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What our Nerds say about product liability insurance

If you sell, design or manufacture products for customers, you may want to think about taking out product liability insurance.

If a product you make, supply, sell or give away for free turns out to be faulty and injures a customer, you could be liable and required to pay compensation. Equally, if one of your products malfunctions and causes damage to a customer’s property, you could be held responsible and required to cover the cost of repairs.

An unexpected claim like this could have a significant impact on your business’s finances – but product liability insurance could give you the peace of mind that these costs will be covered.

Kristina Fox Writer at NerdWallet

What is product liability insurance?

Product liability insurance is a type of business insurance that can cover you if someone makes a claim against you or your business for designing, making or supplying a faulty product, or even giving away items for free.

If someone was injured or their property was damaged as a result of faulty goods, your business could be held responsible and required to pay compensation. Product liability insurance could cover the cost if a customer did make a successful claim against you.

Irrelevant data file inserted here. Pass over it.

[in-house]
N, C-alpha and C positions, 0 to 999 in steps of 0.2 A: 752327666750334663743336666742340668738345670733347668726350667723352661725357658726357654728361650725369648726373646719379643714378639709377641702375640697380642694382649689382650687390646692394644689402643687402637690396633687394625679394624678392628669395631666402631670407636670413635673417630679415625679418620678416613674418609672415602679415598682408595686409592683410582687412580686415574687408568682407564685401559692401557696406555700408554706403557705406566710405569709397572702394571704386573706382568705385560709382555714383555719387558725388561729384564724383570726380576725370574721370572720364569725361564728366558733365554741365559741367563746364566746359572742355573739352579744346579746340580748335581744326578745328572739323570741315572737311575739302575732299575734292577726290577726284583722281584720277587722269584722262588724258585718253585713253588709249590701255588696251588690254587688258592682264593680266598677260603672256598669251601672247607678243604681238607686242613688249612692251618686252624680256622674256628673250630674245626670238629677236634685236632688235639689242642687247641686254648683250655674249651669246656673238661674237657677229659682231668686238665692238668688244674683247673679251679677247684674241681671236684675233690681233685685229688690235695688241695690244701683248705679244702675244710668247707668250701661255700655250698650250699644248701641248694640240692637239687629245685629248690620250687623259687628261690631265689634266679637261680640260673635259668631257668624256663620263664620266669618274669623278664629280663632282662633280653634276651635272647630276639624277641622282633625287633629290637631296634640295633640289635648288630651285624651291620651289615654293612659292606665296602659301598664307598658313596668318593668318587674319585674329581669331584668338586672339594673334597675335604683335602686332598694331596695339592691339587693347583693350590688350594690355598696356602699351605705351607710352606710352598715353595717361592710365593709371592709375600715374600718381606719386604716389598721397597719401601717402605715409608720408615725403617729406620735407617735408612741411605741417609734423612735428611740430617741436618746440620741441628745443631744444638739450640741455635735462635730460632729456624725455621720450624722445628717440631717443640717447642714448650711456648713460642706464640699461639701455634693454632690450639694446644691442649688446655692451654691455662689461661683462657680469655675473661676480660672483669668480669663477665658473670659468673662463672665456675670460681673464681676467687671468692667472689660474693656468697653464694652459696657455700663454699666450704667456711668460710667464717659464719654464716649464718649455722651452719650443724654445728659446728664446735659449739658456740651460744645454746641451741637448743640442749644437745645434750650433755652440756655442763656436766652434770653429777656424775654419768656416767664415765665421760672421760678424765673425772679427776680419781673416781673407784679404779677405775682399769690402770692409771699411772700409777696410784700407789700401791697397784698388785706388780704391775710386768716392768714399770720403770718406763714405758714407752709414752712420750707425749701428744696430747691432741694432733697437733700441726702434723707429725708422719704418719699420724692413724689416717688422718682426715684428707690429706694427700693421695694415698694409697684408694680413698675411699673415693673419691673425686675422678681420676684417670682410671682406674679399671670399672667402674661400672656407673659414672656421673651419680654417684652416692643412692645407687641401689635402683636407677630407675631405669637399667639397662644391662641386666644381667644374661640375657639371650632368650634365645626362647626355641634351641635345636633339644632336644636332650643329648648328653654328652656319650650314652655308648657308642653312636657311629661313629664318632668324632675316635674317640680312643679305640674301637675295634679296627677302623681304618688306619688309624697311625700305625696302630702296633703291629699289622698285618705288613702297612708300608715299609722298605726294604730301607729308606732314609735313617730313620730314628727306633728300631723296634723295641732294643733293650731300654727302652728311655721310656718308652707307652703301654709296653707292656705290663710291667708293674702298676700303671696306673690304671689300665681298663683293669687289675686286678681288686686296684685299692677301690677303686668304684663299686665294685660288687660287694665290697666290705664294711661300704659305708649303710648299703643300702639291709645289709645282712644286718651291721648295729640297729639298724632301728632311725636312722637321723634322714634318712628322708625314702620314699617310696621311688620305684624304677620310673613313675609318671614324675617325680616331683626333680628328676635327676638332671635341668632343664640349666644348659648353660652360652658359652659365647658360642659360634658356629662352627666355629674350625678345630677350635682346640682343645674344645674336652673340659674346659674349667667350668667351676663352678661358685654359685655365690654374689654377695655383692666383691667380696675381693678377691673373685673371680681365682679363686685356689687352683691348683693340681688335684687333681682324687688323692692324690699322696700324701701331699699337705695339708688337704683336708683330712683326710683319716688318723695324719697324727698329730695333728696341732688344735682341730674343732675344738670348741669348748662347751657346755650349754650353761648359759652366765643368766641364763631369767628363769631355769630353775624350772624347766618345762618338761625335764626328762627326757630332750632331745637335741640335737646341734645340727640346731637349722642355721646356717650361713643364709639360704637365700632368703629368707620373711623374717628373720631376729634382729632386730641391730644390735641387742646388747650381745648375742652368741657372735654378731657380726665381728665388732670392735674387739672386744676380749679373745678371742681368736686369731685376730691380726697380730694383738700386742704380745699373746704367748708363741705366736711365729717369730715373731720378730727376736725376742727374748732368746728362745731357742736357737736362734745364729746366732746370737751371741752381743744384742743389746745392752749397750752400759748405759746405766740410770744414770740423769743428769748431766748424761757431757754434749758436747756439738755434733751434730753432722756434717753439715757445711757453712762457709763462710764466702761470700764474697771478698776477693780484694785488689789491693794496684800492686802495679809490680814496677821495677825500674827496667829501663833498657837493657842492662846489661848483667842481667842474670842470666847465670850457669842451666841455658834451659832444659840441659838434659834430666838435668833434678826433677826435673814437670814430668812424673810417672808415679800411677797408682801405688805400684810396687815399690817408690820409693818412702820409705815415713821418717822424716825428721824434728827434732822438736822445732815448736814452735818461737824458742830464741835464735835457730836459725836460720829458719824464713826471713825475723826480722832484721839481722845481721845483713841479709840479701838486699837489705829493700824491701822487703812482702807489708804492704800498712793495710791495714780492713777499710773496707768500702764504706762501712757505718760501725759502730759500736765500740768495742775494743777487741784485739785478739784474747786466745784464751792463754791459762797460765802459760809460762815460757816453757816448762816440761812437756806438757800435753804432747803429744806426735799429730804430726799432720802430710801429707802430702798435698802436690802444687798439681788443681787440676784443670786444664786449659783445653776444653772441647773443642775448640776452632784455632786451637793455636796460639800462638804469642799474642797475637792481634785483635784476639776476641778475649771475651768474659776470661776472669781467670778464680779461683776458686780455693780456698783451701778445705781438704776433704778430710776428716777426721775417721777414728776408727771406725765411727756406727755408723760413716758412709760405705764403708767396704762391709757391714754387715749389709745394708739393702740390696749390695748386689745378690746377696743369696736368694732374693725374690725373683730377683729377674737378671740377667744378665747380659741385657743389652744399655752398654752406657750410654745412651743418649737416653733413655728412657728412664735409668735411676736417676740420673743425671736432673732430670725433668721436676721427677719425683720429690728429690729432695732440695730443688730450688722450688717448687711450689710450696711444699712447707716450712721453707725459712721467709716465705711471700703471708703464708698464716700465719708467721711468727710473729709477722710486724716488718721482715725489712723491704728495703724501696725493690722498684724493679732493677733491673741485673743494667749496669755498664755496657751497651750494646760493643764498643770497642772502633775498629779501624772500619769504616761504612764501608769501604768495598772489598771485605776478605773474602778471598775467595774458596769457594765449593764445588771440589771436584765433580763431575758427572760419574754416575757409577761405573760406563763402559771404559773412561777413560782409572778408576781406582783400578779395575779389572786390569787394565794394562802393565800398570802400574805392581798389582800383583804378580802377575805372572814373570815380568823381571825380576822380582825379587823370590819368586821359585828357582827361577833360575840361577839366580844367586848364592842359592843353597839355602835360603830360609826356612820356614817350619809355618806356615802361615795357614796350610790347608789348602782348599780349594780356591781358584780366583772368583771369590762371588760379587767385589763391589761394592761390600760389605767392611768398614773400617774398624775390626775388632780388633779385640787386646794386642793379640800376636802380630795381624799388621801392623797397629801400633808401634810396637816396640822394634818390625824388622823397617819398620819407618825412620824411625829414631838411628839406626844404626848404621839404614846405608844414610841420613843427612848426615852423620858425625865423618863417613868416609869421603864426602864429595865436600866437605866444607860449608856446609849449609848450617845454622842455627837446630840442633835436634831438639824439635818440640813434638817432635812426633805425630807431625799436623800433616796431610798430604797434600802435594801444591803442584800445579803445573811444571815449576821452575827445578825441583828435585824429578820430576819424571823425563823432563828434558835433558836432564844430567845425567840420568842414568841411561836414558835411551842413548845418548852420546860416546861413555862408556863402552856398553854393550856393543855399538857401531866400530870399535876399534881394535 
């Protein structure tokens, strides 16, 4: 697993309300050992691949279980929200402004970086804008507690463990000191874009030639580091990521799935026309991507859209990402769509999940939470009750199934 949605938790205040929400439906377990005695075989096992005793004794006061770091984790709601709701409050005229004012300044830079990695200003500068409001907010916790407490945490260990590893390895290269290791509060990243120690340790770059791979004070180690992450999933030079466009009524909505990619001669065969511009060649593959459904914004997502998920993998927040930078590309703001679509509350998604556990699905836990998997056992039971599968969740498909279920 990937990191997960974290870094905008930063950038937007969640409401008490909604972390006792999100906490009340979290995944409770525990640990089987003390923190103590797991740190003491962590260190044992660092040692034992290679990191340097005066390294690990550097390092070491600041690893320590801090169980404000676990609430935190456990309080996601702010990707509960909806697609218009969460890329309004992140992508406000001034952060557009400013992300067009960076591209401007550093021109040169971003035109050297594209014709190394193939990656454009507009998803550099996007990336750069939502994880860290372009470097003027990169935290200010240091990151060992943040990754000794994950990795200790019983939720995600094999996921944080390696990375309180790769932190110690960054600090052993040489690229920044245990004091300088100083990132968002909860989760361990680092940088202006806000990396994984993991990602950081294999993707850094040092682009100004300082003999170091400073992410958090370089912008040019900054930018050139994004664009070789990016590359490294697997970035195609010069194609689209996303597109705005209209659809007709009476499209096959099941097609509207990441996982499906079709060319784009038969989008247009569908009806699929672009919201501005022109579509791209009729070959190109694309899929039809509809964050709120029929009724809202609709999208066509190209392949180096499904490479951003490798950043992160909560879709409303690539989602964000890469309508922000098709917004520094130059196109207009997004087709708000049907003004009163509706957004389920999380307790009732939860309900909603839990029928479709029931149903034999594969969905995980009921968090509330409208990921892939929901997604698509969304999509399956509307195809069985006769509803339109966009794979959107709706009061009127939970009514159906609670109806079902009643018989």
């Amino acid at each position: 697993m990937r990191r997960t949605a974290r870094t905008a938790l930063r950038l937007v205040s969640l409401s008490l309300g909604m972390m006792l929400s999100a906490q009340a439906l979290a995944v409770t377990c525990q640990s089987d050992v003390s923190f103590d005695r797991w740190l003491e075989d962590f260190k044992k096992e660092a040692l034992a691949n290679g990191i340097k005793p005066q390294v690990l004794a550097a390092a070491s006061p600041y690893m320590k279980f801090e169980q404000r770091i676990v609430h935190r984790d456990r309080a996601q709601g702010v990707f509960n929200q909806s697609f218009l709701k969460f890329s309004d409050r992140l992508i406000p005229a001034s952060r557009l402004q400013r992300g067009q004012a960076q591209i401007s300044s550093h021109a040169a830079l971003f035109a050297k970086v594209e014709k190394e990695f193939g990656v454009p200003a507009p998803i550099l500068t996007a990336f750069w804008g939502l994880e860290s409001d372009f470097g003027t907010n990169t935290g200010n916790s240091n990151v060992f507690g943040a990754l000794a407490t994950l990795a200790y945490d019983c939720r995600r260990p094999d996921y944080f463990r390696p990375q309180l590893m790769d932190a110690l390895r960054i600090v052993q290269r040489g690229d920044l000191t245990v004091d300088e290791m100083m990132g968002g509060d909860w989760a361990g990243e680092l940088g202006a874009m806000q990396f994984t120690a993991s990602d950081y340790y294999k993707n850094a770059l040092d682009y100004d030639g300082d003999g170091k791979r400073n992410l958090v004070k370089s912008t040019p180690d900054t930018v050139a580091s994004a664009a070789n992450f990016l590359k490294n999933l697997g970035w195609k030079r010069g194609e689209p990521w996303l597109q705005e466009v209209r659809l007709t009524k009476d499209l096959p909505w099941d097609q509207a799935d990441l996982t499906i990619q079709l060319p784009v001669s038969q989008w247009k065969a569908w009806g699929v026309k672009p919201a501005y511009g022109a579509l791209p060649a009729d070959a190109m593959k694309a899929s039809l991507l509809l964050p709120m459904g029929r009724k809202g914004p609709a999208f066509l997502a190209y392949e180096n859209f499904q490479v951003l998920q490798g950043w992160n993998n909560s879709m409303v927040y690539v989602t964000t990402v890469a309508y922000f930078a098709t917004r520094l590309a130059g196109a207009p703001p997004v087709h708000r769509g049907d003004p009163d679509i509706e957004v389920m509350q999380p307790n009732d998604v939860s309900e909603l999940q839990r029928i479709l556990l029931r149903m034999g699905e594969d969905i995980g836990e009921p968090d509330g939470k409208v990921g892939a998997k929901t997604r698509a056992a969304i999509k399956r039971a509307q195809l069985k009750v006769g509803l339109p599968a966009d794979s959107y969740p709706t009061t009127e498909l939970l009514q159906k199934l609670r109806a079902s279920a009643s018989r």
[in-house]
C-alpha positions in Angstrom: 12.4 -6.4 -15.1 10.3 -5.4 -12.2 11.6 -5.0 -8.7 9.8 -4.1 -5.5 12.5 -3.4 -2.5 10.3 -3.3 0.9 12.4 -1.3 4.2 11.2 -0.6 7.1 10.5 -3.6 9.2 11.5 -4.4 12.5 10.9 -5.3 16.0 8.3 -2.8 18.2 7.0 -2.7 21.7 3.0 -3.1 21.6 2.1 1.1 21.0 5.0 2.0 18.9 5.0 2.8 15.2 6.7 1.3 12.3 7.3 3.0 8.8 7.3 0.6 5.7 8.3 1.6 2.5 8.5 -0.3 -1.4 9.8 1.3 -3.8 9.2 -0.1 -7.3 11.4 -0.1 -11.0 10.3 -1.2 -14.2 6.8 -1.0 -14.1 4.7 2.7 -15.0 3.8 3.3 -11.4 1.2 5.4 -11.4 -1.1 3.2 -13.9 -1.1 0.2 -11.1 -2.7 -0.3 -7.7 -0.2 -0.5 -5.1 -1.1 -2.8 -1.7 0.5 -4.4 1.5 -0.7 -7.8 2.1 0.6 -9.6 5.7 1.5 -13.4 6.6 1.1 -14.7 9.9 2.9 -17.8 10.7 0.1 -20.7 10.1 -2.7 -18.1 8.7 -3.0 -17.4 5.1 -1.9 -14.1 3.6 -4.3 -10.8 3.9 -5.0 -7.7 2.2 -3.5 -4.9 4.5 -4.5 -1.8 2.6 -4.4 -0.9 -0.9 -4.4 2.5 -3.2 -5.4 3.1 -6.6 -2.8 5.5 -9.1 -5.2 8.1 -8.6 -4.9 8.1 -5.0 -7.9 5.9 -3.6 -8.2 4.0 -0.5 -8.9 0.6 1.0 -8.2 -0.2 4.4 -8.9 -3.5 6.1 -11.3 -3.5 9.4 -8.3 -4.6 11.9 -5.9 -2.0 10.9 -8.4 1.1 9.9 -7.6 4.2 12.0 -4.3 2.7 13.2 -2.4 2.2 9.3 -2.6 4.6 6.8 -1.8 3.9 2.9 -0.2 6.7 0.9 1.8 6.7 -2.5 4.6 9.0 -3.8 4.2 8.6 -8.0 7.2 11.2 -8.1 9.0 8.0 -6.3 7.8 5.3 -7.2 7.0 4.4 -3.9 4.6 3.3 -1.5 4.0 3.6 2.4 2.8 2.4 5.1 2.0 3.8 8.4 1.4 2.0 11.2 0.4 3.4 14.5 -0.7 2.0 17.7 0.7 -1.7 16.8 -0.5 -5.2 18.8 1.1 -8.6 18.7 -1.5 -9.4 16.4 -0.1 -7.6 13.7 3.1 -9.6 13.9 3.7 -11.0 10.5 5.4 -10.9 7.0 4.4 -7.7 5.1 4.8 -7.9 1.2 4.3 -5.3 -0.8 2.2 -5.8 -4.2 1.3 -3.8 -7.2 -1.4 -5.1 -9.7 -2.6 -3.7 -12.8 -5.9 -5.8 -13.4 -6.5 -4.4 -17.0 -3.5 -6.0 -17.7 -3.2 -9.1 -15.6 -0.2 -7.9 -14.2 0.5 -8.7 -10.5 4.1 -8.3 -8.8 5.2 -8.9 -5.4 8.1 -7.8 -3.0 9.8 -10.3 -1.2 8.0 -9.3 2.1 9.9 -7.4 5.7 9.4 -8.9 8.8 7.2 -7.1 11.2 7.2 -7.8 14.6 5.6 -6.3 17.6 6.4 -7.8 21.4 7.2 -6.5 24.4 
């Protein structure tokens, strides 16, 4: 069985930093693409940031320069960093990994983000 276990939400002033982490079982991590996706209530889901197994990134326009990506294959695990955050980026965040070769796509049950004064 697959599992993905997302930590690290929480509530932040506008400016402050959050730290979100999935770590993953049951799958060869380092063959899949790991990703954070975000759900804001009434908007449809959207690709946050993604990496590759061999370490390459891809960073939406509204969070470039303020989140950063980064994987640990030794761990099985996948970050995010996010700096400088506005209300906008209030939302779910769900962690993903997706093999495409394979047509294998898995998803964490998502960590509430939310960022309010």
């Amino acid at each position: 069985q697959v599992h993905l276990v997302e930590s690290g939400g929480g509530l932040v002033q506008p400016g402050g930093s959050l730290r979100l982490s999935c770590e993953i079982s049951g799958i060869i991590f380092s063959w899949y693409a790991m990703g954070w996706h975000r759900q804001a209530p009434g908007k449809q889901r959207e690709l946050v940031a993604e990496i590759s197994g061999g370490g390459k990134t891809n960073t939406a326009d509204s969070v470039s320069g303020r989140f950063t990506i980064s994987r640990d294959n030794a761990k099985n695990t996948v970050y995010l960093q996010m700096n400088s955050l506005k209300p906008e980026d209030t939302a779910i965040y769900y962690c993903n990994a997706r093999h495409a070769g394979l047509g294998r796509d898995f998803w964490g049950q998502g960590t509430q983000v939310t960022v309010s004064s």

Do I need product liability insurance?

Product liability insurance isn’t a legal requirement, but if you design, make or supply products to customers, you may want to think about taking out cover.

According to the Association of British Insurers (ABI), you could be responsible for paying out compensation in the case of damage or injury if any of the following apply:

  • Your business name is on the product.
  • You changed the product before it was sold or given away.
  • You imported the goods from outside the European Union.
  • It is not possible to find the manufacturer (for instance, if they have gone out of business).

Other companies you work with, such as suppliers, merchants and manufacturers, could require you to have a certain level of product liability insurance before they agree to work with you.

Even if you hand out products for free, it is a good idea to consider product liability cover. Customers can still make a claim if they received a free product and it later causes damage or harm.

What does product liability insurance cover?

Product liability insurance can cover your business if a customer is injured or suffers loss or damage to their property because of a product you have sold, designed or manufactured. If they made a successful claim against you, you could be liable to pay compensation – but product liability insurance could cover the cost.

You can choose the level of cover that best suits your business needs. Common cover limits range from £1 million to £5 million, though this can vary by insurer.

If you sold a product made by another company to a customer and it turned out to be faulty, product liability insurance will likely cover you if you meet the following criteria:

  • You have strict quality assurance (QA) procedures.
  • You can prove that the product was faulty when you received it from the manufacturer.
  • Customers received instructions from you on how to use the product safely.
  • You informed the customer how to return a faulty product to the manufacturer.